You don't want to dig up sub soil and put it on the top of your bed or anything. For my soil it doesn't matter all that much as it was all put in as the same soil. The top few inches tend to be better in my beds because I add compost to the top every year, but that is about the only difference between top and bottom. But for most beds you want to keep the different soils all at their original level. So once you have the bottom forked over. You take the next row of soil over and carefully move it to the spot where you took the first row of soil out, trying not to turn it over, but put it back in the exact same spot. It never works like that as the soil slips from the spade often enough. But that is the theory.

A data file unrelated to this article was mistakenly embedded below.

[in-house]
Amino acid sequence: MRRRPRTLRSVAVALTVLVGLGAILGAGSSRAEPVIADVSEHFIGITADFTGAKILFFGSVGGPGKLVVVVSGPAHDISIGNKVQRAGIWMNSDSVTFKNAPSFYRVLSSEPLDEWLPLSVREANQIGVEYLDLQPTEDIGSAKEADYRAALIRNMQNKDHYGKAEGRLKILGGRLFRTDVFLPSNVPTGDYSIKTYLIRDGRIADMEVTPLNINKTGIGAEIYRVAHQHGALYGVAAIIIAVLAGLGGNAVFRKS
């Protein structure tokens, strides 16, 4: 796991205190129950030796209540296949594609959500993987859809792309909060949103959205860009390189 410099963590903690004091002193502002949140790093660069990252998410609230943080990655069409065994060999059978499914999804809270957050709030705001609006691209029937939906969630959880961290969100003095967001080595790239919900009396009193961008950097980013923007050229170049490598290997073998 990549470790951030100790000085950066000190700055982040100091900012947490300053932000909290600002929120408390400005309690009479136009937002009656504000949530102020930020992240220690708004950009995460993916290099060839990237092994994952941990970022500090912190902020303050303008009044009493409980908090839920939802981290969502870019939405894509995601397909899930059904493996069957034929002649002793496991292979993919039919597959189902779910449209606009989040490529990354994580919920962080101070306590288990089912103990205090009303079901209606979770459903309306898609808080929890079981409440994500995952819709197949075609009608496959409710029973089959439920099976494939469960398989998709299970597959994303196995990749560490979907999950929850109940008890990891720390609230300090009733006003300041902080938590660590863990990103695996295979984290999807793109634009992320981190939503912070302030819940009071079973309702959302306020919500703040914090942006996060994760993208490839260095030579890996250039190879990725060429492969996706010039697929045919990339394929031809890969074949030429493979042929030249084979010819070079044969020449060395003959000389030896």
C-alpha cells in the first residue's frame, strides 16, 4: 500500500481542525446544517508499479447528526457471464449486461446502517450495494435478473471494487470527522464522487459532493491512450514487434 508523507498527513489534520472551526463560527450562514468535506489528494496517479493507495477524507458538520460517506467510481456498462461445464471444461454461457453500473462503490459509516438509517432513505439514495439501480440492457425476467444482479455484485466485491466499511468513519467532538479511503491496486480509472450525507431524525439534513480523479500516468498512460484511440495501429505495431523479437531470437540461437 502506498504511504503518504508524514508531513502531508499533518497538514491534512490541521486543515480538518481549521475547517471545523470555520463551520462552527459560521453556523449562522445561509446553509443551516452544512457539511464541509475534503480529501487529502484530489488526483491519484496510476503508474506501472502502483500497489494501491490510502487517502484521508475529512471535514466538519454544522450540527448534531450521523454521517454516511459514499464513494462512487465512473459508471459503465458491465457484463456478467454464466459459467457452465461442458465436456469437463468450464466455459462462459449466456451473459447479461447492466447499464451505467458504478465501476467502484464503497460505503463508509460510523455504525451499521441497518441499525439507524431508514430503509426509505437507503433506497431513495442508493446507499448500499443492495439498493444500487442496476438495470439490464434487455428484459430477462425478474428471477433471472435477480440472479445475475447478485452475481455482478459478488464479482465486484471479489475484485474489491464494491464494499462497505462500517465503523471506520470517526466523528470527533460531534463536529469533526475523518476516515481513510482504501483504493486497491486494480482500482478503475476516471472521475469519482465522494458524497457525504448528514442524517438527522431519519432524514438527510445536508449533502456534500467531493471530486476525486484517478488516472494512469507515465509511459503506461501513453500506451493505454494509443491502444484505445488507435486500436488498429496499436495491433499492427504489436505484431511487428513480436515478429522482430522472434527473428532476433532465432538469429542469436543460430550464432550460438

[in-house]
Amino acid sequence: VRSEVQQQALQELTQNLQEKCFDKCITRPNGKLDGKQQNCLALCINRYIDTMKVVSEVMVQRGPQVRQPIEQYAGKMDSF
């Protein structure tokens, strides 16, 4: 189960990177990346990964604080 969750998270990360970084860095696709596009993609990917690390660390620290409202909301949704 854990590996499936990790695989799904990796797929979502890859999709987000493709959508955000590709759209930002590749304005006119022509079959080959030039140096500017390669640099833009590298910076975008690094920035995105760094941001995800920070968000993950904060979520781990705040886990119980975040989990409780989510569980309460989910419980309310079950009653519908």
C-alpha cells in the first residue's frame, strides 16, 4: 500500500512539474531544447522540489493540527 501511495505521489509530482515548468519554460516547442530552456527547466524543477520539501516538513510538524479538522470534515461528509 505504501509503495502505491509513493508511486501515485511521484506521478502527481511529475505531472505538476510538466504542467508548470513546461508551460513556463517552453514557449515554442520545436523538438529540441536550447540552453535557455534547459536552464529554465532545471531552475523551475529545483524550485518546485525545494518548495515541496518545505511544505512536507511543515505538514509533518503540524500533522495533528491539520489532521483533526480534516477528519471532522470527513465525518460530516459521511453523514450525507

After I did the beds, I added a layer of compost on the top. Now all the beds except the three that have growing things in them (spinach, kale, and bok choy) are covered in compost for the winter.
The last thing I did to finish up for the winter was to open the garden gates. Usually they are left shut during the growing season to keep the animals out. But for the winter we leave them propped open. So when it snows you can still get into the garden and more importantly, the compost pile.